Priya R. | BlueStamp Engineering

Priya R.

Real-Time Planet Tracking System & Trajectory Prediction

The Real-Time Planet Tracking & Trajectory Prediction System (RTPT) tracks celestial bodies using Kepler’s algorithm. The RTPT is programmed through Arduino and takes the orientation and location of the system.
Engineer School Area of Interest Grade
Priya R.
Dougherty Valley High School
Computer Science
Incoming Senior


For my final milestone, I finished making an enclosure for my RTPT. I created a hexagonal enclosure and fabricated a potentiometer mount using the 3D printer. I added a mount inside the box to create a false height of my wiring inside. I also finished soldering my wiring to the perfboard. This allowed me to keep my wires in place after finalizing the position of the planes. The challenges I faced were mostly through the soldering of my board because it was incredibly easy to confuse the wirings.


For my second milestone, I finished programming the hardware and now have a working planet tracker. The potentiometer changes which planet the servo points to by changing the azimuth-altitude calculation from Kepler’s algorithm. My biggest challenge for this milestone was getting all the code and calculations to work together. Organizing the code and having the methods in the same file was hard Arduino actually files the certain function files in alphabetical order. Due to precedence, I had to change which file I was instantiating in.


My first milestone is finishing the hardware individually and verifying each part through Arduino. To program the specific parts, I had to understand the meaning of the specific Arduino UNO pins and organize it through the breadboard. To program the U-Blox GPS Receiver, potentiometer (for the servo), & Motion Processing Unit (MPU 9250), I connected them directly to the arduino pins rather than the breadboard due to the unreliable loose connection of the wire housings. The GPS receiver locates where the system is and the MPU can detect the Linear acceleration, Angular acceleration, & Magnetic North of the planet with a reference point on the object. The potentiometer is essentially a voltage divider used for measuring electric potential which is used to control the servos. The servos have different circuitry than the rest of the parts because they need higher power. For the other parts, the VCV pin on the Arduino UNO sufficed. However, for the servos, they need a higher voltage to work. I used a separate battery for the servos.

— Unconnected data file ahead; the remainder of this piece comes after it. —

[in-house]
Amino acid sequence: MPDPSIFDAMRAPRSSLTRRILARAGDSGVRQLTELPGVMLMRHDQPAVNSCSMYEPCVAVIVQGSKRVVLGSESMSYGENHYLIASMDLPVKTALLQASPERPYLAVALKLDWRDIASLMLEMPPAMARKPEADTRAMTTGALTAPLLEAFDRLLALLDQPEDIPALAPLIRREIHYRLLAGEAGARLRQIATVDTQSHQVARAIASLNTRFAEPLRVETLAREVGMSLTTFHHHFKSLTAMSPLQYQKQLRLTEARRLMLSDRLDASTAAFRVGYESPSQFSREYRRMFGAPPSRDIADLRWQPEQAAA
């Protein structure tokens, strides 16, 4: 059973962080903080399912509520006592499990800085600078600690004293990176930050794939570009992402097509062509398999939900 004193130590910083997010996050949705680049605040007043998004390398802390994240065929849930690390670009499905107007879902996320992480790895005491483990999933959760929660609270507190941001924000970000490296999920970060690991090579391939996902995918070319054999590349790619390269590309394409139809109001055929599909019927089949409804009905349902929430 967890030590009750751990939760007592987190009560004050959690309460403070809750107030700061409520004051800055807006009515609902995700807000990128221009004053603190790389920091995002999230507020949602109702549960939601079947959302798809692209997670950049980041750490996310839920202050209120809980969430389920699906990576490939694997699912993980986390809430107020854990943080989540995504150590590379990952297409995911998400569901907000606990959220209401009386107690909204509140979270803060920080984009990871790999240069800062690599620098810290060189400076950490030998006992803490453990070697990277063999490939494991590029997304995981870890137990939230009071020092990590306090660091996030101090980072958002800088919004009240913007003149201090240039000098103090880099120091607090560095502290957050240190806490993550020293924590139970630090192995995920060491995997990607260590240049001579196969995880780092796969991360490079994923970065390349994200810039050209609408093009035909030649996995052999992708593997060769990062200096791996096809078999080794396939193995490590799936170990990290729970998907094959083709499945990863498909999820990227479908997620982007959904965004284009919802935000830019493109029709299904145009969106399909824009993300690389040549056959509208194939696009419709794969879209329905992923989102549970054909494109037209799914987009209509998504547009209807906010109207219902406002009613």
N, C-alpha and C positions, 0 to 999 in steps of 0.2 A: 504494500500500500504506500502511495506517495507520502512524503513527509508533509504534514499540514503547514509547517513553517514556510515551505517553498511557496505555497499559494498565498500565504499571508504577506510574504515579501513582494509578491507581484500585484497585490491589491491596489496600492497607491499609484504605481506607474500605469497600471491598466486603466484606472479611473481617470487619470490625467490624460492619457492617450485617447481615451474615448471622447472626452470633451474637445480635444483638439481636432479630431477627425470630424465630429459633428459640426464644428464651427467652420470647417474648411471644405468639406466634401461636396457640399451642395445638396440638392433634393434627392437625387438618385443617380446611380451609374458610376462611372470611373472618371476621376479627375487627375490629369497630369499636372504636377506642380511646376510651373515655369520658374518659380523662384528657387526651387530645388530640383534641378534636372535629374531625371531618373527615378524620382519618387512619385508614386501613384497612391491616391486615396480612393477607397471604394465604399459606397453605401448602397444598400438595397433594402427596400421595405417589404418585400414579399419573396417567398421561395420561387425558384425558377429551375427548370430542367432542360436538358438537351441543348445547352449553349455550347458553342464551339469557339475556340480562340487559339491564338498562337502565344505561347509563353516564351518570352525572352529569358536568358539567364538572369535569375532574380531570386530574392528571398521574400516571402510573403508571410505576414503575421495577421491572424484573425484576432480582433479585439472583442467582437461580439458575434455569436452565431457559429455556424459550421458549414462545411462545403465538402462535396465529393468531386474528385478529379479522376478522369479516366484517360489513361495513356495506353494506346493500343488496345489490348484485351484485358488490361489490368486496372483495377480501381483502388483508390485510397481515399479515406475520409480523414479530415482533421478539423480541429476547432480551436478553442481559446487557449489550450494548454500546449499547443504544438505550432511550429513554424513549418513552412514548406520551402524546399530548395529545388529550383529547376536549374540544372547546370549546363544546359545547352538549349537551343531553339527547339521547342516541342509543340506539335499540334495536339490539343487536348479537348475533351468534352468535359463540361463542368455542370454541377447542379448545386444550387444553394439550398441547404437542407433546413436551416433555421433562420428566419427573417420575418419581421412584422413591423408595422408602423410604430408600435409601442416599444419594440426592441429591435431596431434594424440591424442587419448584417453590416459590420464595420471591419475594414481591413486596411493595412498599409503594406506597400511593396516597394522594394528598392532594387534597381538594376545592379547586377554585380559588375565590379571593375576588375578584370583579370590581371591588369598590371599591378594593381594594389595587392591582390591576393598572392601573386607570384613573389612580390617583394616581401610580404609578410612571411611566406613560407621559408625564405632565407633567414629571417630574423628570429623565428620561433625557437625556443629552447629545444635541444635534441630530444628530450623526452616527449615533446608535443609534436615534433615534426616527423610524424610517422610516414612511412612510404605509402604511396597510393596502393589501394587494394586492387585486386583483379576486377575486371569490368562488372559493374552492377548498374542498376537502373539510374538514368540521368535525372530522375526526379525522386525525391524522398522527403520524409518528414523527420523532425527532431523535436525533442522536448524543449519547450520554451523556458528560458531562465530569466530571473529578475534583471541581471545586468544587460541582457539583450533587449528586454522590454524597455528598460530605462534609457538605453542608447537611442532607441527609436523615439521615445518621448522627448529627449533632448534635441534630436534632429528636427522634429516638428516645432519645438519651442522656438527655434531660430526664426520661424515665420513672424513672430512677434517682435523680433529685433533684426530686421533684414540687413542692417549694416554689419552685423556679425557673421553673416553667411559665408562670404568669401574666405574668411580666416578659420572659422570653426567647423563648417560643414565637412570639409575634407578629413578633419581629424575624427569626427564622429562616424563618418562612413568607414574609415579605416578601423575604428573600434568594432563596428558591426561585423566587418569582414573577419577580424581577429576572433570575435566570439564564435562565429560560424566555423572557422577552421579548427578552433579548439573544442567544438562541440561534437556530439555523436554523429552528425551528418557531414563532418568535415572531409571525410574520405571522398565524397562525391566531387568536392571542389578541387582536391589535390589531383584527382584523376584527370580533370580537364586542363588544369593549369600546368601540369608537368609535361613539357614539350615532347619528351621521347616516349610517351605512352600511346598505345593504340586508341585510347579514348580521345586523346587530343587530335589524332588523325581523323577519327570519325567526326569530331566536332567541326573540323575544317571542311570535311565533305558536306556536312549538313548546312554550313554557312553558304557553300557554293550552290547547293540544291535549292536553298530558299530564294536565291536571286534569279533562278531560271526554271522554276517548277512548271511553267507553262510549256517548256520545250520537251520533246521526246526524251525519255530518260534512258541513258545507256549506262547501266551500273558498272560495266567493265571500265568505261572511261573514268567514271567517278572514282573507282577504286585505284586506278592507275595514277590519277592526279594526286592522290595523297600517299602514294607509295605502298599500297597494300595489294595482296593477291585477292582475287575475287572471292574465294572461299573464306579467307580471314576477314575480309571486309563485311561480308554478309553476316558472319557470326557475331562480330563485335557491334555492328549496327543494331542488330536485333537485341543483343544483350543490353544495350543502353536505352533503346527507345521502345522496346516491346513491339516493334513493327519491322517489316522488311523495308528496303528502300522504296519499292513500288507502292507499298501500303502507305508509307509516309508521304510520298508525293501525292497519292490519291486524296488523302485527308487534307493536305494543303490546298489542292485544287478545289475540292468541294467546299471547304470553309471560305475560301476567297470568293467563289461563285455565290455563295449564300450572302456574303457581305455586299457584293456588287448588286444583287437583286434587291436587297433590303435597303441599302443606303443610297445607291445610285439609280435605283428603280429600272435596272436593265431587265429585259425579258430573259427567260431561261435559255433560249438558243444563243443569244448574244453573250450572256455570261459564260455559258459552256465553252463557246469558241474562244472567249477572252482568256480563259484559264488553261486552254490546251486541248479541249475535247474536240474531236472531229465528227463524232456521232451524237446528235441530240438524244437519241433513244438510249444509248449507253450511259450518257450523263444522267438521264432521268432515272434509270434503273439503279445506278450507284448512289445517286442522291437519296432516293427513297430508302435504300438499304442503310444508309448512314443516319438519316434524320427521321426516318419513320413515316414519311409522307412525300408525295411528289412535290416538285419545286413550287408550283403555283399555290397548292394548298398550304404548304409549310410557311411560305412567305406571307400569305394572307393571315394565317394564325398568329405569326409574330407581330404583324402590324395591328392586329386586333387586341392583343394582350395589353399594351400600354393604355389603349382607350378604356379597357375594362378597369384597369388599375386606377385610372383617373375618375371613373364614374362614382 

My starter project was a mini POV (persistence of vision) programmed by a microcontroller. Powered by two AA batteries, the POV is programmed so if one shakes it fast enough, the viewer can read the pattern created by the LED lights. Starting off the project, I soldered around the connection of the board and the resistors. The resistors, which were 4.7K and 47 Ω, were not directional; the zener diodes, however, were directional. After placing the resistors, LED bulbs, zener diodes, and serial port connector, I connected the serial/usb convertor to a PC to install the software for the POV. To install the software, I first setup the firmware and customized the pattern of the POV. I changed the delay time of the POV using wordpad to make it easier to display the pattern created.